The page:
Why Asia Might Be Apple’s Most Important Market

Apple’s (AAPL ) second-quarter financial results impressed many investors, with the iPhone giant posting strong top and bottom line growth. Apple also grabbed attention for its new $100 billion stock buyback announcement. But what might have gone unnoticed is how Apple performed in Asia. 

Apple reported quarterly earnings that topped our consensus estimates, while its revenues climbed 16% to reach $61.1 billion. Meanwhile, Apple reported total iPhone unit sales of 52.22 million and second quarter iPhone revenues of $38.03 billion, both of which fell short of our estimates (also read: Does Apple Really Have An iPhone Problem?).

CEO Tim Cook noted that strong iPhone X demand was a major reason for Apple’s first quarter success. He also pointed directly to two key Asian markets. “We also grew revenue in all of our geographic segments, with over 20% growth in Greater China and Japan,” Cook said in a company statement.

With that said, let’s take a look at Apple’s growth in key Asian regions to see if the company is trending in the right direction.

Asian Markets 

Last quarter, Apple saw its sales in Greater China reach $17.96 billion, accounting for over 20% of Apple’s total sales. This also marked 11% year-over-year growth in the world’s second-largest economy. On top of that, Apple saw an 83% jump in sales from the fourth quarter of 2017. This obviously included the holiday shopping period and the first full quarter the pricey iPhone X was on sale.

Apple also saw an uptick in Japanese revenues in Q1, as well as the “Rest of Asia Pacific.” These three Asian regions accounted for a total of $32.05 billion in Q1 sales, or 36.29% of the company’s total quarterly revenues.

In the second quarter, overall sales in Greater China hit $13.02 billion, which marked a 21% year-over-year surge. Revenues in Japan jumped by 22% to reach $5.47 billion. Meanwhile, the rest of the Asia Pacific region rose just 4% to $3.96 billion.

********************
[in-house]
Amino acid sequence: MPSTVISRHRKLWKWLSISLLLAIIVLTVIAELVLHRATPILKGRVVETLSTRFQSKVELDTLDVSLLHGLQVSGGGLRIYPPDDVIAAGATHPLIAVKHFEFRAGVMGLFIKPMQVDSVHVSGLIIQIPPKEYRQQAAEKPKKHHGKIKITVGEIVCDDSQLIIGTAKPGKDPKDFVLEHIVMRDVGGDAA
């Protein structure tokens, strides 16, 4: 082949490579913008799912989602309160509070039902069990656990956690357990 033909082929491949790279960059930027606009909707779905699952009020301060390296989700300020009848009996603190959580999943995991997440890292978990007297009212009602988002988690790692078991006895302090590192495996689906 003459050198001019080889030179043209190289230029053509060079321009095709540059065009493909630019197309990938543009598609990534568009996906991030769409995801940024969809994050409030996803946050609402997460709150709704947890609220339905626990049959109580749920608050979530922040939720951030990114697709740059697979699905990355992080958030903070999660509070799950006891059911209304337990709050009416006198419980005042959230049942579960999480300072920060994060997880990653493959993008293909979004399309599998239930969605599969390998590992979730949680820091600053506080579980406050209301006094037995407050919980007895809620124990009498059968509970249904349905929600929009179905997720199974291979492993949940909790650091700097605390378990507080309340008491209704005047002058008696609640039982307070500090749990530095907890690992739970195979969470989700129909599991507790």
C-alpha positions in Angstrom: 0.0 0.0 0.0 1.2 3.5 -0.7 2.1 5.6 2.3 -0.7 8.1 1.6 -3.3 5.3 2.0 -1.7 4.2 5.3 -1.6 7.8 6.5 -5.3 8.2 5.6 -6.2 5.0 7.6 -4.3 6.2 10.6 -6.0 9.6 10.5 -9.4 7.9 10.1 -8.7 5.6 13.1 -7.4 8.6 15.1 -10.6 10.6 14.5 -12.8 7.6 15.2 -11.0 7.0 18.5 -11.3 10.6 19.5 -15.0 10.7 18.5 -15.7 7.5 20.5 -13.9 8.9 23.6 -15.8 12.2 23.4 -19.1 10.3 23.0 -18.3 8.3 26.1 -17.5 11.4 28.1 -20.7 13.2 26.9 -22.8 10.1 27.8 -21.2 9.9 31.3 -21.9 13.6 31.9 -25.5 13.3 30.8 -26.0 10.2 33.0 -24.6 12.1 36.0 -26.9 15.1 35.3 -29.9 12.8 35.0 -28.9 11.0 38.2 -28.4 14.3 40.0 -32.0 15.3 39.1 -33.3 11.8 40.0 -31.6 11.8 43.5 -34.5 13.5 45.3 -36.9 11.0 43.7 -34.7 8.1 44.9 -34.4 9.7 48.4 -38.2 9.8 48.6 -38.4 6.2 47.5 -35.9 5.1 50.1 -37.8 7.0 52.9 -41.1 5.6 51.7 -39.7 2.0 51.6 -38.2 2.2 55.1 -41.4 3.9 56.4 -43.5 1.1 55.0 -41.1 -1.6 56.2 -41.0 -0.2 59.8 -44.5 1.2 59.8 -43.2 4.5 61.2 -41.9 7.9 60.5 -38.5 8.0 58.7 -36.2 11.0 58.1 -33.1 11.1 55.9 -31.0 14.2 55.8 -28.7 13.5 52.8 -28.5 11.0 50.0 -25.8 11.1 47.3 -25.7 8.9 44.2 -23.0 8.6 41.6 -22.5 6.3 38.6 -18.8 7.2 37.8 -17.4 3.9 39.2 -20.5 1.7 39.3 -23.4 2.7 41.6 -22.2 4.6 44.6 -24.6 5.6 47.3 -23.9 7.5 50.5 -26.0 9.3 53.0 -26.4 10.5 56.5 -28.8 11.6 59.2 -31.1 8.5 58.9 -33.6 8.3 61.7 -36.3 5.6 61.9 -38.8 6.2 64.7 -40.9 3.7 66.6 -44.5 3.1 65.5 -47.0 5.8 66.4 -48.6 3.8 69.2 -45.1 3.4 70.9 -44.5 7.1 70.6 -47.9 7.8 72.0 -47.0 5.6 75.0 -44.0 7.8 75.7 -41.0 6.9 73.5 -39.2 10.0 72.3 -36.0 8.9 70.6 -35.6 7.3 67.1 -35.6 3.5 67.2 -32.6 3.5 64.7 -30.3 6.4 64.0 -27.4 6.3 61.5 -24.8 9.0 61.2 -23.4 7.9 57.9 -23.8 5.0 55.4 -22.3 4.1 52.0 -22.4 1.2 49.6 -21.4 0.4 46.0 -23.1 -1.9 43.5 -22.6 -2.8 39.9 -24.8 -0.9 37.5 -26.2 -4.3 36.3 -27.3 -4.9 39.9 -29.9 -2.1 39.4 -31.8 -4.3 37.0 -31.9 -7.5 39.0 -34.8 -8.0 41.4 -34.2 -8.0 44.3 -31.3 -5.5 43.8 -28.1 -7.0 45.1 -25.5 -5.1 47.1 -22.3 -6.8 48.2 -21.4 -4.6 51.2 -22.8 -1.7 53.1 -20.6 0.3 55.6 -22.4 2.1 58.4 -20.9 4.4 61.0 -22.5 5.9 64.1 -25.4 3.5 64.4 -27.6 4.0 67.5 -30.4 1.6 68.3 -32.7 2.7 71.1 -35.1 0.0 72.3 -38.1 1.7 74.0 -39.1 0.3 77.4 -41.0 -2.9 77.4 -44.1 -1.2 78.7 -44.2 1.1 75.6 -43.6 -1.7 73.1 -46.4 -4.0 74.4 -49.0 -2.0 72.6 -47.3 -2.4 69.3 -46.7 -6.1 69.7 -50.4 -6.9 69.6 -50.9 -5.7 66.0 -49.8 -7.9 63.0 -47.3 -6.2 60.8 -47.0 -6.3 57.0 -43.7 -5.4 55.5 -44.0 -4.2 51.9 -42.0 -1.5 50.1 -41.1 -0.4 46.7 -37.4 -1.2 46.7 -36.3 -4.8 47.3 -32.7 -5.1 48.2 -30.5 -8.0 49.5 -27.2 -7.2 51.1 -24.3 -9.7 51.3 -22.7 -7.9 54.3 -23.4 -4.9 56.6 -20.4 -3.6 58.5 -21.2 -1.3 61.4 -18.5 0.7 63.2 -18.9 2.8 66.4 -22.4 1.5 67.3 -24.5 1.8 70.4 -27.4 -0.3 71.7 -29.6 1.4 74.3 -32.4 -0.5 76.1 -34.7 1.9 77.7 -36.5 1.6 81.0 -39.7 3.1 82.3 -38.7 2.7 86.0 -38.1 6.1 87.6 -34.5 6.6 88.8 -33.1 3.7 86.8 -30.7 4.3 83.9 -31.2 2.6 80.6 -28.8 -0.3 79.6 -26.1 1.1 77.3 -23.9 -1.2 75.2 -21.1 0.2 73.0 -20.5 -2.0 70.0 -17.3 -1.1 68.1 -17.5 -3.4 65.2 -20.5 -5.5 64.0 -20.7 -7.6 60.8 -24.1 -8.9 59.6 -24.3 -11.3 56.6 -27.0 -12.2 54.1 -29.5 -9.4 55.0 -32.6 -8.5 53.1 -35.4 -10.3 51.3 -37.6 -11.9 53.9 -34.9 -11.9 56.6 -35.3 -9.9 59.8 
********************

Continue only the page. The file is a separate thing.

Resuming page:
Overall, Apple reported a total of $22.45 billion worth of revenue in these key Asian markets. This accounted for roughly 36.7% of Apple’s quarterly revenues—almost directly in line with Q1.

For some much need perspective, revenues in the Americas popped by 17% to hit $24.84 billion, while European revenues climbed by 9% to reach $13.85 billion. Investors should note that Asian markets are almost as valuable to Apple’s top line growth as the Americas. 

Looking Ahead

Apple clearly has a large presence in Asia, but the iPhone’s high price tag currently prevents the company from expanding its reach. The iPhone X is pricey in the U.S., but many wireless carriers, including AT&T (T ) and Verizon (VZ ) , subsidize the cost via particular plans. In many emerging Asian markets, this is not always the case.

Customers all over Asia often opt for lower-priced smartphones made by Chinese companies, including Xiaomi Corp.—sometimes called “the Apple of China.” What’s worse is that by many accounts, these smartphones offer comparable features to the iPhone. And for all the talk about Apple’s growth in Asia, the company’s market share is still pretty insignificant in many countries.

Investors should pay close attention to Apple’s pricing and the development of any lower-priced iPhone options going forward, as these moves could prove vital to securing a larger chunk of key Asian markets in an effort to expand Apple’s top and bottom lines.

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